I doubt that the current Supreme Court would actually sustain an immigration policy that openly excluded immigrants on the basis of race or religion. What we’re more likely to see, of course, and what the more-recent policy proposals reflect, are policies that use proxies. Like picking a list of countries, in the way that the Bush administration did, for either exclusion or special registration, where it happens to be the case that the list of countries chosen is highly correlated with nations that have significant Muslim populations or significant Arab populations. Those, I think, might be sustained by courts. Constitutional law actually does very little to regulate policies that are neutral on their face, but that are correlated with things like race and religion. The tests that litigants must overcome to demonstrate that those policies constitute unconstitutional discrimination are extremely demanding. And as a result, it's very difficult for profiling litigation in any context to succeed.

Cox also spoke about possible actions to deport some of the roughly 11 million non-citizens in the US who are formally deportable and on potential legal challenges to limit the kinds of changes the president can make in immigration policy purely through administrative action. Listen to Cox’s full remarks, or read them in the transcript.

Balance of State and Federal Authority
Roderick Hills Jr., William T. Comfort, III Professor of Law

I was asked to talk about decentralization and localism and how Trump might affect that. One example is his proclaimed effort to go after so-called sanctuary cities. Now, these are cities that have a law enforcement policy of not collecting or distributing data—immigrant data—about the immigrant status of people they detain or question. And you might ask, “What tools does the federal government have in its toolkit to go after these cities to re-centralize? To re-regulate.”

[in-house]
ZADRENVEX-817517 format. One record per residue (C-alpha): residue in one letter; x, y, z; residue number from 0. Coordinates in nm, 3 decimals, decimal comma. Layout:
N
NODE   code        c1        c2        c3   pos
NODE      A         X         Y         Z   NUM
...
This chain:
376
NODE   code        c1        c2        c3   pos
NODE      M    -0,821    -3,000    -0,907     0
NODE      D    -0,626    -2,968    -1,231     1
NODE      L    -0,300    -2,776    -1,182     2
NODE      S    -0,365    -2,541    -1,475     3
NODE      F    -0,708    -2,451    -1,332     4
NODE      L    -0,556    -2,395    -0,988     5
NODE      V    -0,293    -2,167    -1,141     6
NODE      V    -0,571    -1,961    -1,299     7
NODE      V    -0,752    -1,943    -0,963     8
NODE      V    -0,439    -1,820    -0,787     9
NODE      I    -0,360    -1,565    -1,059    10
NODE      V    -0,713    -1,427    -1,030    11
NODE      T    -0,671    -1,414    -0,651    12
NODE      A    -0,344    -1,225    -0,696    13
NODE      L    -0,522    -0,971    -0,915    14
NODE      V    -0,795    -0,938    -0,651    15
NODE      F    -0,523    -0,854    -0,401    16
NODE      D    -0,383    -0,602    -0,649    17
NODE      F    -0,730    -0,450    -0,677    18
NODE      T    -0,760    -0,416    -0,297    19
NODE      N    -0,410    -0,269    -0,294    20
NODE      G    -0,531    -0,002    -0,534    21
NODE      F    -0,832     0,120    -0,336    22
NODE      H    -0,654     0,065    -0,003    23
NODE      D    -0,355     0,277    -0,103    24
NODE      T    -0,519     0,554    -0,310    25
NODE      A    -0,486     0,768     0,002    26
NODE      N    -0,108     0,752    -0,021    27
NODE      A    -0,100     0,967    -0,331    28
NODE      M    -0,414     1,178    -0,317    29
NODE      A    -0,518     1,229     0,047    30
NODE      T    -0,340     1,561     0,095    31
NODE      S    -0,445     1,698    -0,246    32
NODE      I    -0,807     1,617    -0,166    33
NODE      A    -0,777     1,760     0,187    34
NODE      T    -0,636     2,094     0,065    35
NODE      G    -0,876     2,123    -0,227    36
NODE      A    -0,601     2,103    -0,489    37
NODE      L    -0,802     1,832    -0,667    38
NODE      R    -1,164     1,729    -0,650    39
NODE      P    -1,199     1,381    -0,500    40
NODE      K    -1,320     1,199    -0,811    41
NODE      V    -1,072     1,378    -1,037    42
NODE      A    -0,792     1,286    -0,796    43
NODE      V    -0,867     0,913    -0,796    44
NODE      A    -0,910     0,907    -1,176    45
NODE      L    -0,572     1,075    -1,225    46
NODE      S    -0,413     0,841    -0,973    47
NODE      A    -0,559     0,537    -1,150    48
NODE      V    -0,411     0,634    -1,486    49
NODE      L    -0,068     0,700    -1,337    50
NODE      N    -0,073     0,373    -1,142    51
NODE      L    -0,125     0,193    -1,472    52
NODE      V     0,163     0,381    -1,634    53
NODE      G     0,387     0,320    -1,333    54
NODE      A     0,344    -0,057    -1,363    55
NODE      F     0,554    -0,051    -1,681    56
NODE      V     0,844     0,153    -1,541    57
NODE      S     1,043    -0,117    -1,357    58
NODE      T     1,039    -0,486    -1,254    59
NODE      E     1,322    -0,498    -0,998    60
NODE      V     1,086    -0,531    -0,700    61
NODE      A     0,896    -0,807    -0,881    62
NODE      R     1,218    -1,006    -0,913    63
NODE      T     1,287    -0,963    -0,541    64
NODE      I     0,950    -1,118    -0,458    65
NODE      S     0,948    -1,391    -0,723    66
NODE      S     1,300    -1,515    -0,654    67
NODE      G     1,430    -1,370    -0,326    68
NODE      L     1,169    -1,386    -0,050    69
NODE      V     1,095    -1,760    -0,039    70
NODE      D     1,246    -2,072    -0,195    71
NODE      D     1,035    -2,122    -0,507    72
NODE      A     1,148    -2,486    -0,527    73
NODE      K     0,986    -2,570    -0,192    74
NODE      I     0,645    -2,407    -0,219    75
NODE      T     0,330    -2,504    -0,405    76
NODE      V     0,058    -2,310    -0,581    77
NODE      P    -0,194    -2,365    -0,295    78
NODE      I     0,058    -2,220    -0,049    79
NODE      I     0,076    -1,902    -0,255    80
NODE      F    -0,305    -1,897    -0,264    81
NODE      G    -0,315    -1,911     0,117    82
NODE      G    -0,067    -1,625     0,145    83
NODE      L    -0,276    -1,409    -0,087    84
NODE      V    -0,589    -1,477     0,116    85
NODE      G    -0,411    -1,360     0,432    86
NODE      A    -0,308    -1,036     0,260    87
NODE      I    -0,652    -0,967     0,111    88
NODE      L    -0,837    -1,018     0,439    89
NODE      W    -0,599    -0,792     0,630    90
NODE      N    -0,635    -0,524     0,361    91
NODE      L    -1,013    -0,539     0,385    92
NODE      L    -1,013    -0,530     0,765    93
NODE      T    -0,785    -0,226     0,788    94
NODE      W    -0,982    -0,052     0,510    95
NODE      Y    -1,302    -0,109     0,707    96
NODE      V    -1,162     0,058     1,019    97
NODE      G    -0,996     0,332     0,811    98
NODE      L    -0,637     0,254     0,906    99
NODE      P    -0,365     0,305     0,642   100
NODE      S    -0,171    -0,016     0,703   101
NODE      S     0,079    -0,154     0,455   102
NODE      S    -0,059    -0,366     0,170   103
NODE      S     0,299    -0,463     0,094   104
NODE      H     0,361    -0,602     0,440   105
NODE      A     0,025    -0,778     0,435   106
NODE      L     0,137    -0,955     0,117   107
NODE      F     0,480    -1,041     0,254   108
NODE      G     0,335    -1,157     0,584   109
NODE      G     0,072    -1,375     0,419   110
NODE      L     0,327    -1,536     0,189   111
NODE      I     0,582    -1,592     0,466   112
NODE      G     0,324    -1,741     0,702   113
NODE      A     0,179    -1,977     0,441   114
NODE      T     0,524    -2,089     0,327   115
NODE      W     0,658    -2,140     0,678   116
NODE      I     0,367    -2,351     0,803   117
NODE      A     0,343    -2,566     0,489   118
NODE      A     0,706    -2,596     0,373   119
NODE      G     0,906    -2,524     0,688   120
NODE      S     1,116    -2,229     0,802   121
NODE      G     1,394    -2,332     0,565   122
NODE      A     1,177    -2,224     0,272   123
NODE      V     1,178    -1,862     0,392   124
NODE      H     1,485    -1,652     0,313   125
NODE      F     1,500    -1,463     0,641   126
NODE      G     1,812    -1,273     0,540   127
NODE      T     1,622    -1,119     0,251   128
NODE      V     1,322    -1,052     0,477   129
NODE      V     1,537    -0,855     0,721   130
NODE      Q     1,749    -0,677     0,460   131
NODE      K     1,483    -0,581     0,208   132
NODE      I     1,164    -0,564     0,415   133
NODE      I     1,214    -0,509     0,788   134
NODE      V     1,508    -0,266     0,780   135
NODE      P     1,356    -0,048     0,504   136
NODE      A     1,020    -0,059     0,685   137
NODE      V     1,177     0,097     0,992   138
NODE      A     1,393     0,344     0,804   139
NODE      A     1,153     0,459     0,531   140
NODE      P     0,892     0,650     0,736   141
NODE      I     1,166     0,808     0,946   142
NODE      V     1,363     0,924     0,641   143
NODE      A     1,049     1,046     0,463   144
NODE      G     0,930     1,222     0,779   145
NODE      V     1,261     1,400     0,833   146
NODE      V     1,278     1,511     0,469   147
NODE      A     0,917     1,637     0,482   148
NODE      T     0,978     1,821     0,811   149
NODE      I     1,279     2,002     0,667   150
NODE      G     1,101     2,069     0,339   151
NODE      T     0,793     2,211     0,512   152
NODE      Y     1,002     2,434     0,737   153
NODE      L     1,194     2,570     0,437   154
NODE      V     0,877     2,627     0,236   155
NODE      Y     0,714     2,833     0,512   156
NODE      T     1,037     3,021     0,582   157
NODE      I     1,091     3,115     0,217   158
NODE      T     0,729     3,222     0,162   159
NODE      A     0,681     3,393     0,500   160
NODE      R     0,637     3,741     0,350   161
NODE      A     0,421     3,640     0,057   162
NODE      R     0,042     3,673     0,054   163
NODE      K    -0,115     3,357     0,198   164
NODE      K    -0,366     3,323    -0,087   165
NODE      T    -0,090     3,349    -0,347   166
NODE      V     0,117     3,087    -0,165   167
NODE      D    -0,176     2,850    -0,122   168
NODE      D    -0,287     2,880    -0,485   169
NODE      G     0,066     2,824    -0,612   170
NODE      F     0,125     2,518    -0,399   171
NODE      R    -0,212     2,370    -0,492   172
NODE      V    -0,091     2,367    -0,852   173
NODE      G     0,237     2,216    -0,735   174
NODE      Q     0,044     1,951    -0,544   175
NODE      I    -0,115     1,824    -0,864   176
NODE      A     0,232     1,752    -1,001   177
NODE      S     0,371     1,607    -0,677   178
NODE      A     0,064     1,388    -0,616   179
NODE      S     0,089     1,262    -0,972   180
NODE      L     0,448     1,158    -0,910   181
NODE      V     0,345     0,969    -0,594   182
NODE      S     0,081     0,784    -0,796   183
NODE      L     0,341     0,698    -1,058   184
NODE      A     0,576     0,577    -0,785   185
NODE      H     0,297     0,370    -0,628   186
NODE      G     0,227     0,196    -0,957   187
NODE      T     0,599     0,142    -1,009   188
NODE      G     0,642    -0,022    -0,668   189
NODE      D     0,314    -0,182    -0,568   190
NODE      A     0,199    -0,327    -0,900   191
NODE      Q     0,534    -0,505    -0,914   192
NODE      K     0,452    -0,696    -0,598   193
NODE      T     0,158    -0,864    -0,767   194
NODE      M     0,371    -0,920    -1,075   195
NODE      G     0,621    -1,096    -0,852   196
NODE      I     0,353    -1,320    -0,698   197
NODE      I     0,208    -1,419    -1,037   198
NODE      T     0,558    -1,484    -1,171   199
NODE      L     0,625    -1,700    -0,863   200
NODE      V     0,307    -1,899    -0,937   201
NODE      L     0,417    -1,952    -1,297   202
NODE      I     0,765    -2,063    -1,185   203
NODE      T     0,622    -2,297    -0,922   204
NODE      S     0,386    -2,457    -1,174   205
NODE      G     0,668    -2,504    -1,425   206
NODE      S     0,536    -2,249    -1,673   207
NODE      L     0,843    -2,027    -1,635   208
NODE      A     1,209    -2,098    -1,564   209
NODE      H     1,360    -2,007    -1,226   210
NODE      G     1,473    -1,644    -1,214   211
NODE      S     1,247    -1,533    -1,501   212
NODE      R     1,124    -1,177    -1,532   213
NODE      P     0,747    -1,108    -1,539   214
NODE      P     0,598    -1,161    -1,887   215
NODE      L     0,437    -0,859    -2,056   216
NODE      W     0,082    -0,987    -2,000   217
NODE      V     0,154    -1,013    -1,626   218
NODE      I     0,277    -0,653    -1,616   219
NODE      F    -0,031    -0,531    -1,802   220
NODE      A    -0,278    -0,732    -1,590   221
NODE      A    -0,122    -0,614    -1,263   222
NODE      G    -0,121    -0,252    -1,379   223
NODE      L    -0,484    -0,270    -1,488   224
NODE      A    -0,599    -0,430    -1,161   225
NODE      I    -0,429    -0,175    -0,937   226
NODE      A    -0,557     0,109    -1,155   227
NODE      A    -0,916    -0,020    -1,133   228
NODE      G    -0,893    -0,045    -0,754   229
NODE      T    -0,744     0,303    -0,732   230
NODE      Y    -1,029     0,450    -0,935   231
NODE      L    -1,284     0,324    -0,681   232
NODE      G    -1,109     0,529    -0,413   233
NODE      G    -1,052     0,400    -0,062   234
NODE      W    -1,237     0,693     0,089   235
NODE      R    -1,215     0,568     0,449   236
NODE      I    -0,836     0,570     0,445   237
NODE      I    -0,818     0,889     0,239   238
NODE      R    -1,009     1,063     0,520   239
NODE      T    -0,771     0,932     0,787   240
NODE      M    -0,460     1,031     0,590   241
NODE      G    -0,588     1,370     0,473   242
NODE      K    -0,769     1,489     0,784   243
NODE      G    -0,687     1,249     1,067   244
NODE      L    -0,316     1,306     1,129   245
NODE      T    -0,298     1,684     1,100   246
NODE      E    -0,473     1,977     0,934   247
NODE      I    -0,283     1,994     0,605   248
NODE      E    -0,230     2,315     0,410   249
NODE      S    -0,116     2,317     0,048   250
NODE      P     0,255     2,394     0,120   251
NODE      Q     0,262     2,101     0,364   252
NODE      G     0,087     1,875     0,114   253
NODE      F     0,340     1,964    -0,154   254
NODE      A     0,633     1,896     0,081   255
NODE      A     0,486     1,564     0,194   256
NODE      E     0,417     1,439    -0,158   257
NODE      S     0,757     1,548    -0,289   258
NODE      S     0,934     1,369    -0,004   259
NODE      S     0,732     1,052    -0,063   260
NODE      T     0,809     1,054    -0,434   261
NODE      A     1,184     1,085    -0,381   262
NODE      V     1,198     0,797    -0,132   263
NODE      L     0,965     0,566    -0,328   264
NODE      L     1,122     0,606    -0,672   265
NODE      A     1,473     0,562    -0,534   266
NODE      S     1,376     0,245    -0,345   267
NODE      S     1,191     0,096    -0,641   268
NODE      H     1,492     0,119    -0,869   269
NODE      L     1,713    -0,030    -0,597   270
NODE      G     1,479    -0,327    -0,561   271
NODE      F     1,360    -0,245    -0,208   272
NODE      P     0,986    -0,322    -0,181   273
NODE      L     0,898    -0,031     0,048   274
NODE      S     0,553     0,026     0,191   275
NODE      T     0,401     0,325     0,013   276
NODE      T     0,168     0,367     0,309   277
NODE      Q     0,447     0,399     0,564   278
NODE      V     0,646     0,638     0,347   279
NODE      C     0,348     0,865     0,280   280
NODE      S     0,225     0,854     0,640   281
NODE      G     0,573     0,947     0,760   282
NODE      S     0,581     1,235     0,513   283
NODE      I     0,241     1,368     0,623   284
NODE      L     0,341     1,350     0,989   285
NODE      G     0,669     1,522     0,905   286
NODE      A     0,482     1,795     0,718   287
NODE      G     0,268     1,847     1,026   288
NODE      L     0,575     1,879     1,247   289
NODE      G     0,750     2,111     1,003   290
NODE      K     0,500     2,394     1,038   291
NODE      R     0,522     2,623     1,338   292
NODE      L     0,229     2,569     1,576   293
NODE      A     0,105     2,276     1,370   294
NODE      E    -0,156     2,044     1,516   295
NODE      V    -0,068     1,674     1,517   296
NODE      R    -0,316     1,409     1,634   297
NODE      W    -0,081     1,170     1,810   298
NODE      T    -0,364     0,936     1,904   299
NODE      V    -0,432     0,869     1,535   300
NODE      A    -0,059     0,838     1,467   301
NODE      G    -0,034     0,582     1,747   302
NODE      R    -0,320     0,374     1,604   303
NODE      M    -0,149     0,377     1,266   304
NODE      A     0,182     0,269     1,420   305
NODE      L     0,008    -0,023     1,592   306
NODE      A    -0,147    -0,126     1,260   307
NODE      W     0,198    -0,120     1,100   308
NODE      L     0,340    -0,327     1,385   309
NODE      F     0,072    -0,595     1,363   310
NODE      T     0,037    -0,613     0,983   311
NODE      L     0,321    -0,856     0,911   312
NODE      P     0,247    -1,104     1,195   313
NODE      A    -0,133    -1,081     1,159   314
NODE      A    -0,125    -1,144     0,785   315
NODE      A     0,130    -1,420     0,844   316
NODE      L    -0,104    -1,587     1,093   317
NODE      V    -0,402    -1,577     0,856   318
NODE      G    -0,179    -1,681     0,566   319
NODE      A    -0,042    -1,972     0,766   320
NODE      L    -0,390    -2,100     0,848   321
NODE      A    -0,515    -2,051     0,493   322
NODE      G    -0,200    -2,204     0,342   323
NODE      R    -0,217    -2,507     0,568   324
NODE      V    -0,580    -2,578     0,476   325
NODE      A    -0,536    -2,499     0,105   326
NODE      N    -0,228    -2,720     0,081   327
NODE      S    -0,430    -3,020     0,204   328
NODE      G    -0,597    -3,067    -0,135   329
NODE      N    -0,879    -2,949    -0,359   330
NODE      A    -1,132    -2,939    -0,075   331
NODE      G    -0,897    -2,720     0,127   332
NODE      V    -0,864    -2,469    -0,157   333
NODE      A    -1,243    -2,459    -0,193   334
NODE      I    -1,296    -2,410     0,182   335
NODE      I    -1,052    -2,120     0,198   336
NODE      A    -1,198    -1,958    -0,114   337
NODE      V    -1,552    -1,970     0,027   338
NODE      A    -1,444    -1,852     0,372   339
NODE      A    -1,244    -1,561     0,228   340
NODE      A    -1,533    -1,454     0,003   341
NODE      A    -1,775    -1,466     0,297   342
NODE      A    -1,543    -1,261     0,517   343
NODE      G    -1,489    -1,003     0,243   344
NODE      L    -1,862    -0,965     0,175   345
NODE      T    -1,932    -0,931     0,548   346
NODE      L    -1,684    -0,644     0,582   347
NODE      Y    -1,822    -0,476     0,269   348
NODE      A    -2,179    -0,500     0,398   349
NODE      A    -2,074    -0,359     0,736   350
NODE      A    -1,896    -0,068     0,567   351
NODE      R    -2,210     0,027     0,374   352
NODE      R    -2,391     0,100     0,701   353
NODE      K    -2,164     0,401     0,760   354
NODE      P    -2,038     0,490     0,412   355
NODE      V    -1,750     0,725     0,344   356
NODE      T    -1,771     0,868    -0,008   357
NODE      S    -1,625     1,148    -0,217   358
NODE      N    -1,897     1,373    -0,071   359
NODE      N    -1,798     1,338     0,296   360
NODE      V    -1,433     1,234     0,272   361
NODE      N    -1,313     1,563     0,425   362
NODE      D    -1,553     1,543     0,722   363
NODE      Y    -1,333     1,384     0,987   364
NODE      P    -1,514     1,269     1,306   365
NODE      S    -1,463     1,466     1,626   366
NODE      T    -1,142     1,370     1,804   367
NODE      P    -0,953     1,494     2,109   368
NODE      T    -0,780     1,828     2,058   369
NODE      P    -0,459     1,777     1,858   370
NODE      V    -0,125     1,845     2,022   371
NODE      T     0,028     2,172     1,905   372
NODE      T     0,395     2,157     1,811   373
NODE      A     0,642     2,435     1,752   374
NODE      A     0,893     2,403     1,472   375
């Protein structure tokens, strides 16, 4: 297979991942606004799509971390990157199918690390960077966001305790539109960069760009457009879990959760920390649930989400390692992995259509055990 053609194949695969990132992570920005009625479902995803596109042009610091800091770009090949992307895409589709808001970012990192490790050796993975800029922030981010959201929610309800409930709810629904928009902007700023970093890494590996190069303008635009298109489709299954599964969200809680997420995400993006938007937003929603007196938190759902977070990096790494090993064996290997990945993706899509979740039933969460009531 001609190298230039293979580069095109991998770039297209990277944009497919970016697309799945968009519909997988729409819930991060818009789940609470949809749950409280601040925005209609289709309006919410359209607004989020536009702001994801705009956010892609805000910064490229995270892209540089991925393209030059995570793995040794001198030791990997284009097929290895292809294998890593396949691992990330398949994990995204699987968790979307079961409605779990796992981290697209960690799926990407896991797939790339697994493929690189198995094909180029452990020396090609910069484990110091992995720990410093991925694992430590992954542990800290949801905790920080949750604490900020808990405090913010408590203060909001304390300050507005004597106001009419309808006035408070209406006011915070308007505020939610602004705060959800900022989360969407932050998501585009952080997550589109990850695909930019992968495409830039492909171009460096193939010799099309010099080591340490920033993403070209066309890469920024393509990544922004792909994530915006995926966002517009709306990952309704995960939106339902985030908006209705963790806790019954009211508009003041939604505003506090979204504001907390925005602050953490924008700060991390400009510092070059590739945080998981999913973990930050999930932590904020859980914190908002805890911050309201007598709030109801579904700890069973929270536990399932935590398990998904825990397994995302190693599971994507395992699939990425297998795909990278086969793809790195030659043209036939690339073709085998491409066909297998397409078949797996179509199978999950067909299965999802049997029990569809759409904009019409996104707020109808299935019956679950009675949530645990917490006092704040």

One tool they could try would be to pull various law enforcement grants. Cities do get a significant amount of law enforcement money, but it's not that much. It's not huge-ticket money. So, in order for this cudgel to be effective against a city that has very large electoral incentives not to turn over immigration or collect immigration information, I think they'd have to go after other grants. They'd have to go for the grants that are only tenuously related to law enforcement. Now, as you know from National Federation of Independent Business v. Sebelius [a 2012 Supreme Court ruling upholding the Affordable Care Act], our own Chief Justice Roberts has written an opinion that says you can't go after unrelated money if it's a very large sum of money, and if it's a very large sum of money that looks like it's being used to coerce sub-national governments into cooperating with the feds. And so, ironically, a precedent that liberals hate [because it allowed states to opt out of Medicaid expansion without losing their normal Medicaid allotment] will turn out to be the last best hope of sanctuary cities. Because if Trump tries to go after, say, city Medicaid money, well, that would raise, I think, serious constitutional questions of state autonomy.

Hills spoke broadly about measures the Trump administration would take to decentralize federal regulation in some areas and re-centralize it in others. Specific examples he addressed include Clean Air Act exemptions, state consumer-protection laws, pharmaceutical tort liability, and legalization of marijuana. Listen to Hills’s full remarks, or read them in the transcript.

Posted January 31, 2017